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just they want to and should be in school, these children are the future of syria. these children are the future of is syria going to be a peaceful place and are they going to be the engineers, the politicians, the mayors or are they going to be the people that perput -- perpetuate the cycle. the people who then feel like i have no other choice are driven to risk their lives one more time because they thing places like europe will offer them an education, will offer them a chance to rebuild their lives, and in fact, many of them do. >> host: we should move from this concept that refuges should get our charity and look at it as an investment in the world
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and they deserve it more than any other. a few months ago you gave a strong ted talk where you said we must have refuges not survive but to thrive. i think this is what you mean. >> guest: exactly. they should not just be la languishing in refuge camps waiting to return home. the average time in some of these camps can be 17 years. why couldn't we be investing in a population that represents the future of a very troubled country and region that hack actually the world cares about in other ways. they are sending diplomats and armies and other forms of int intervention and thinking it is okay refunthese refuges are jus
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parked. it lacks foresight. >> host: a huge movement in europe which became visible when this little baby died on the beach. before that, everybody ignored it. it has been welcomed at the beginning but it is changed into the situation that the refuges are an coming -- economic burden. there is a reason to avoid the negative and unjustified explanations. >> guest: oh, yeah. the welcome in europe was something absolutely wonderful. but i think everybody realized this is not going to be long-lasting. one of the biggest problems is europe didn't manage the large number of people coming in well. when populations feel like
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things are out of control they become afraid and you had politicians exploiting these fears and distorting the narrative about why and who was coming. instead of these being refuges from syria and iraq, the majority whom were women and children which is true, they were economic migrants coming to steal our jobs, men who were cowards not fighting back home and the list goes on. it was absolutely shocking to see how irresponsible it was. then it become -- it started in hungary and spread all across europe and that walls started coming up. a kind of darkness fell in terms of compassion lost out over fear. >> and we heard, of course, some of the sam language being used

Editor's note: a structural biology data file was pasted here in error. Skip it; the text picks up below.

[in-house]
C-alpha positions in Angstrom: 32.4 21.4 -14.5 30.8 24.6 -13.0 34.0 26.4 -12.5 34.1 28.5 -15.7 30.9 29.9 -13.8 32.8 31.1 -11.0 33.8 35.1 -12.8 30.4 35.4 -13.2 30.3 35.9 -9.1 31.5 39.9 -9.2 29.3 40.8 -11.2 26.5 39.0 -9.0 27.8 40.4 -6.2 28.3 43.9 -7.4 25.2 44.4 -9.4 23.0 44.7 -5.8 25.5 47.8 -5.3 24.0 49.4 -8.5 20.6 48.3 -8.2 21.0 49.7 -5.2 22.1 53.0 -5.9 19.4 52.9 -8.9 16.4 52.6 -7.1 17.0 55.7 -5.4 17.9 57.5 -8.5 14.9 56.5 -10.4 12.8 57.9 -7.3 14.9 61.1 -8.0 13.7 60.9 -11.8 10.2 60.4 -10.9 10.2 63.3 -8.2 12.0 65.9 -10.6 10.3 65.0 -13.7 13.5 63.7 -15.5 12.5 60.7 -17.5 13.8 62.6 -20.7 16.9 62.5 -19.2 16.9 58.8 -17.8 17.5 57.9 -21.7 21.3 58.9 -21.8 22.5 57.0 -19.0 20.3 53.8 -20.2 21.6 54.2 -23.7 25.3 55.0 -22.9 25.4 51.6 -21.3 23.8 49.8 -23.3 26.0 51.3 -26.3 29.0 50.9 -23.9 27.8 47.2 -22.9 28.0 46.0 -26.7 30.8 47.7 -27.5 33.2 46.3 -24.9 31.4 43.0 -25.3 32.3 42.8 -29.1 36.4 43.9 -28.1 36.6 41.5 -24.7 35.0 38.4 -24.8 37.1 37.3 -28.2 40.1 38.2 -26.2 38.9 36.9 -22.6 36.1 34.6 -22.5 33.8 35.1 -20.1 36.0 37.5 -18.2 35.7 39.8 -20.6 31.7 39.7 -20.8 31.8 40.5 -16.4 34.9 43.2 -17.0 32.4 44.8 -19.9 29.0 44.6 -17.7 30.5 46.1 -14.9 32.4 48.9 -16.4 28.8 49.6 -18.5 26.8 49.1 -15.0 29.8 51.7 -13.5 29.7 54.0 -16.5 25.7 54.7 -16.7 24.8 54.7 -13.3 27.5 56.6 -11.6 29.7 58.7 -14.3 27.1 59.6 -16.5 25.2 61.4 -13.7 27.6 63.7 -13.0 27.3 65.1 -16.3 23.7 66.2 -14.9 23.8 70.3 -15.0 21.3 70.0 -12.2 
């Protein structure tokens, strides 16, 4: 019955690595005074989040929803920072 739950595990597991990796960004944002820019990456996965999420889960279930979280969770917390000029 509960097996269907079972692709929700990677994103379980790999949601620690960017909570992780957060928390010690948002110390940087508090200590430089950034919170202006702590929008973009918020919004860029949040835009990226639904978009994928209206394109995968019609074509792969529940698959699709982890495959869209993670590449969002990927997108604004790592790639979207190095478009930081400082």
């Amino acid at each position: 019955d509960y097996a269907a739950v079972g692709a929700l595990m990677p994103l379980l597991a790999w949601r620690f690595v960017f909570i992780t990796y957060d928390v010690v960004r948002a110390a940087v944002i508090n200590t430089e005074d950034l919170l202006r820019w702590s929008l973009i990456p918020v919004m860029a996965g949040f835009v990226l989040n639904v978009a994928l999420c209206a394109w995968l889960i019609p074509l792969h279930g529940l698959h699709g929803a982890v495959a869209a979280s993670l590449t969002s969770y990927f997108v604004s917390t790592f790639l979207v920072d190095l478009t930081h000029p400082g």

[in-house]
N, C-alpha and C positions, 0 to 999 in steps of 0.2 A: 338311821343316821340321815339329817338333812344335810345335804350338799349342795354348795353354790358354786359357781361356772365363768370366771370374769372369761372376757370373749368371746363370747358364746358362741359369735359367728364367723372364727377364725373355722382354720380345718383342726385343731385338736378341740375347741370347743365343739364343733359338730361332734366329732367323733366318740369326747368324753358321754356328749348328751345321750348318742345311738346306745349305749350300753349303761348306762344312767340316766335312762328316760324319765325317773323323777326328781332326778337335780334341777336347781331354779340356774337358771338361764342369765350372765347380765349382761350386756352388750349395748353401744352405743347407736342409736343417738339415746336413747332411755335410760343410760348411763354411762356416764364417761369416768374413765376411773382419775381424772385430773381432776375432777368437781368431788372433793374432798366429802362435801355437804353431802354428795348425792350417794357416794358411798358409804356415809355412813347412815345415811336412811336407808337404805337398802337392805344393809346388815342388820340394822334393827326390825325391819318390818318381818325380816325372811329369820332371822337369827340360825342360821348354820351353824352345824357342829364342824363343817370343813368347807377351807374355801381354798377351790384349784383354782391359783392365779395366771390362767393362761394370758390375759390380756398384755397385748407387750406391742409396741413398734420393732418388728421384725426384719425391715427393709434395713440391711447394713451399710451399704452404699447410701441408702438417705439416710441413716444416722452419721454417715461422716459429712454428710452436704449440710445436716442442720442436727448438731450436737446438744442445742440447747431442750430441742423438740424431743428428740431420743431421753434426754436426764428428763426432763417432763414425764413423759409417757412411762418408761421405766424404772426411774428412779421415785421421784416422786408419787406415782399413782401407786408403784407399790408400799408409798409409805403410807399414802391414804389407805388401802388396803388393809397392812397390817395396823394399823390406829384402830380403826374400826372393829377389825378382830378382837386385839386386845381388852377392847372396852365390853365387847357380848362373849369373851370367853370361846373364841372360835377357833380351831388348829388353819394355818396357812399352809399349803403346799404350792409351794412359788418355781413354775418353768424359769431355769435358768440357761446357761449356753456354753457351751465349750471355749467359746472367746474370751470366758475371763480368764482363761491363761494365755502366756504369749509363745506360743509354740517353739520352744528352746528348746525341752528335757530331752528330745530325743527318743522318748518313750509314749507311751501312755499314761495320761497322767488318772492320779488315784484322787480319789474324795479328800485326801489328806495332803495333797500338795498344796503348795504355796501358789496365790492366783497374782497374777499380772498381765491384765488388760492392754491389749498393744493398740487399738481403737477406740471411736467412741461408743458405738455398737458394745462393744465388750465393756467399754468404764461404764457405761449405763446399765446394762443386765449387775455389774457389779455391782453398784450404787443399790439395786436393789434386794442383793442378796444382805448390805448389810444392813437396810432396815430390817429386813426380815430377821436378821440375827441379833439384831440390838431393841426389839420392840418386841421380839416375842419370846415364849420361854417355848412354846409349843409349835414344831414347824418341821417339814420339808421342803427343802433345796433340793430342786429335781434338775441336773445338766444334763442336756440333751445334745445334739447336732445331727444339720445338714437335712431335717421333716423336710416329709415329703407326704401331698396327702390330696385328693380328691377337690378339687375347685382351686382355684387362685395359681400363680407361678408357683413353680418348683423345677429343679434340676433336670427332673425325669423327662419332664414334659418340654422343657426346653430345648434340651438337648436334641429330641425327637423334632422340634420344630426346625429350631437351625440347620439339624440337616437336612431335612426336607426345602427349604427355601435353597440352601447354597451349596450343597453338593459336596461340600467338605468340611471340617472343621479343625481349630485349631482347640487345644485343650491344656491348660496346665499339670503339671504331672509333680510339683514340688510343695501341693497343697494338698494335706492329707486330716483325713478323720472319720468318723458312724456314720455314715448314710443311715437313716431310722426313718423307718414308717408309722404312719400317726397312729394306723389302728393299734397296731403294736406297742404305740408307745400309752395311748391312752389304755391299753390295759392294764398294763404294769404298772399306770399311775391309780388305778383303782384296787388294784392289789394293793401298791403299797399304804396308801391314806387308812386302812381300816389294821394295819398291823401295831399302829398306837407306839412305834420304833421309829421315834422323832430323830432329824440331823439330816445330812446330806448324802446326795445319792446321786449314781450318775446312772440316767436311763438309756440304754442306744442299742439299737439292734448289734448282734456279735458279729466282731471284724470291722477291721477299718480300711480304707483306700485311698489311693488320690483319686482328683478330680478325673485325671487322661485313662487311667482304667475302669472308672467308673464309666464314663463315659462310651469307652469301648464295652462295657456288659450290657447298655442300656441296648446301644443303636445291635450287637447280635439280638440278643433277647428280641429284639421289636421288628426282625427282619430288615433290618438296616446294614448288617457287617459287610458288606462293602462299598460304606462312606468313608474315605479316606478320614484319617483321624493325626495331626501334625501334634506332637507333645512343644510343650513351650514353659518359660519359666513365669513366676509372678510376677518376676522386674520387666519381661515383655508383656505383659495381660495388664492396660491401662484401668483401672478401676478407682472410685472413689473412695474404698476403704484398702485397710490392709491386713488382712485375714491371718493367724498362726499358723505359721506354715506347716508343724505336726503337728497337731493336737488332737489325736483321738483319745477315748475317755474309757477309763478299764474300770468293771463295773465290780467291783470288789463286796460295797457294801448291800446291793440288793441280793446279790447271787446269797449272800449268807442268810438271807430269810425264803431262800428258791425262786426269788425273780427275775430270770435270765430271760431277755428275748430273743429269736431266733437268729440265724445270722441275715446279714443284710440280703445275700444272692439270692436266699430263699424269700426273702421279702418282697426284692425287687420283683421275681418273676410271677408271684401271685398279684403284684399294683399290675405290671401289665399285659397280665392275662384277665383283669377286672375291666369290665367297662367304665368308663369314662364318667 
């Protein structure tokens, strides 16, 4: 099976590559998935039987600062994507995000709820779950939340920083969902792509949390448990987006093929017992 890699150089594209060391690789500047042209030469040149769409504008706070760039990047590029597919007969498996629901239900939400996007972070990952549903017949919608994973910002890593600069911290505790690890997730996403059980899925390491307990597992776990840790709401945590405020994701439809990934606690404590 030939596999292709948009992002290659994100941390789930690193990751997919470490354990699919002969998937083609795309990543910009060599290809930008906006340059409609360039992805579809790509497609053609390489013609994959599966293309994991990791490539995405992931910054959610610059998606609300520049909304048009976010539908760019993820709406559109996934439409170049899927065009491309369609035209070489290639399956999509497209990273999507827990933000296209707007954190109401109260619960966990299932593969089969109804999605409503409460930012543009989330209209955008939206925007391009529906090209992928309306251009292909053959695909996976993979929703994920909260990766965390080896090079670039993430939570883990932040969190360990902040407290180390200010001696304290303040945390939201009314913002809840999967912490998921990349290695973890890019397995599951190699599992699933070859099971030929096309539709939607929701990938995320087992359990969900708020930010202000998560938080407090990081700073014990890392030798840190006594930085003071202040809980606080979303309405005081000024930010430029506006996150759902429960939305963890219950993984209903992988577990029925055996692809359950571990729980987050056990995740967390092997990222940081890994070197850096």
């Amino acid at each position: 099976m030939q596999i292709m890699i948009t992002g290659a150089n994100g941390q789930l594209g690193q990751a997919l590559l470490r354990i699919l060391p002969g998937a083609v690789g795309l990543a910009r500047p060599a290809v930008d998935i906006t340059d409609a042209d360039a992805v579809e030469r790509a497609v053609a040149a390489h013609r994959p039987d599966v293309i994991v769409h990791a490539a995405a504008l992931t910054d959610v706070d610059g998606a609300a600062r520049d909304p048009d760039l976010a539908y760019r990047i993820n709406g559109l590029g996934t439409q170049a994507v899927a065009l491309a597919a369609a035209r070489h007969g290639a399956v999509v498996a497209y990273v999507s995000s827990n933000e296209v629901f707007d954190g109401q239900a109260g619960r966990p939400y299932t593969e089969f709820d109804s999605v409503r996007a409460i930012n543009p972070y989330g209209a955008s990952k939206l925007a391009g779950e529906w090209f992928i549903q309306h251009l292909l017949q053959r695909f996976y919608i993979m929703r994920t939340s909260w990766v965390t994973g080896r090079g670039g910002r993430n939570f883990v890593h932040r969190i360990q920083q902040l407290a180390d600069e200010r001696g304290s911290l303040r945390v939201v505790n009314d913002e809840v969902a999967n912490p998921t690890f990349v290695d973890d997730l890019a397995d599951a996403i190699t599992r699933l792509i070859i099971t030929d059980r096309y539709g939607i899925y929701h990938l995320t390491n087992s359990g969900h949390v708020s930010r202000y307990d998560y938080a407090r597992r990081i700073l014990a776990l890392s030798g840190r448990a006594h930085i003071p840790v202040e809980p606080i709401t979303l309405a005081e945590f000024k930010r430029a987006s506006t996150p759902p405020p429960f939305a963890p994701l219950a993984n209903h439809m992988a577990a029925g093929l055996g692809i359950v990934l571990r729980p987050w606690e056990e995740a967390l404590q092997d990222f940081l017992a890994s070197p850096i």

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in the united states. a country that was spearhead of humanitarian work and open arms for refuges. i hope this is just a temporary moment we are living and we will be able to recover some of the u.s. life on this issue. if that life goes there is not much left in the world. >> guest: it is true. you know this from refuge international your organization. the u.s. was always the beacon for refuge protection, always the biggest donor but always took in a fair share of refuges through resettlement programs and found that refuges were enriching the fabric of american society. when you come here as a resettled refuge, you are pretty much given a little stipend and you are kind of on your own. wonderful volunteers from the
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community help people get on their feet, find jobs, learn the language and the system has been working very well. any threat to build on the fears of people to shut that down would be a tremendous shame. >> host: what doa has gone through in egypt which is the change in the society we have seen the same in turkey, jordan and lebanon. every country has a problem at one point. i sometimes show maps with refuge concentration when i want to argue resettlement. refuges around the world, the west doesn't appear on the map because the numbers we take remain so small. >> yet the media would have you believe, and the leaders, that all the refuges are coming to europe or the united states. that is not the case. what is true is most of the refuges are in countries like jordan and turkey and lebanon
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and kenya. these countries are not being supported enough. they are expected to have the same infrastructure in their communities and water systems, schools, hospitals, and you know without much support. the organizations that work to help refuges like yours and like mine are constantly under funded. that is just frankly it is not right. >> host: do you think by taking so few refuges, not offering more resettlement and i am talking for the european countries as much as i talk about the u.s., that we do make the game of smugglers at the end? we do maintain the criminal industry because the only alternative for these people who are desperate in finding no comfort in the country that received them? >> guest: absolutely. it is in a way.
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i think the people smuggling business has become one of the biggest gangster, high profit markets in the world. and the only way to shut it down is law enforcement has not been very successful although there have been some good attempts and have been some arrests in countries where -- but frankly it is a thriving business and exploiting people for high profits and killing people also. the numbers of people who died in the mediterranean sea last year were 4,000 people. we don't even know -- probably only very few of their names. many of them we may not even know about. the numbers might be much higher. those smugglers are responsible for those deaths. they put them on overcrowded rickety boats and earned a fortune on their souls.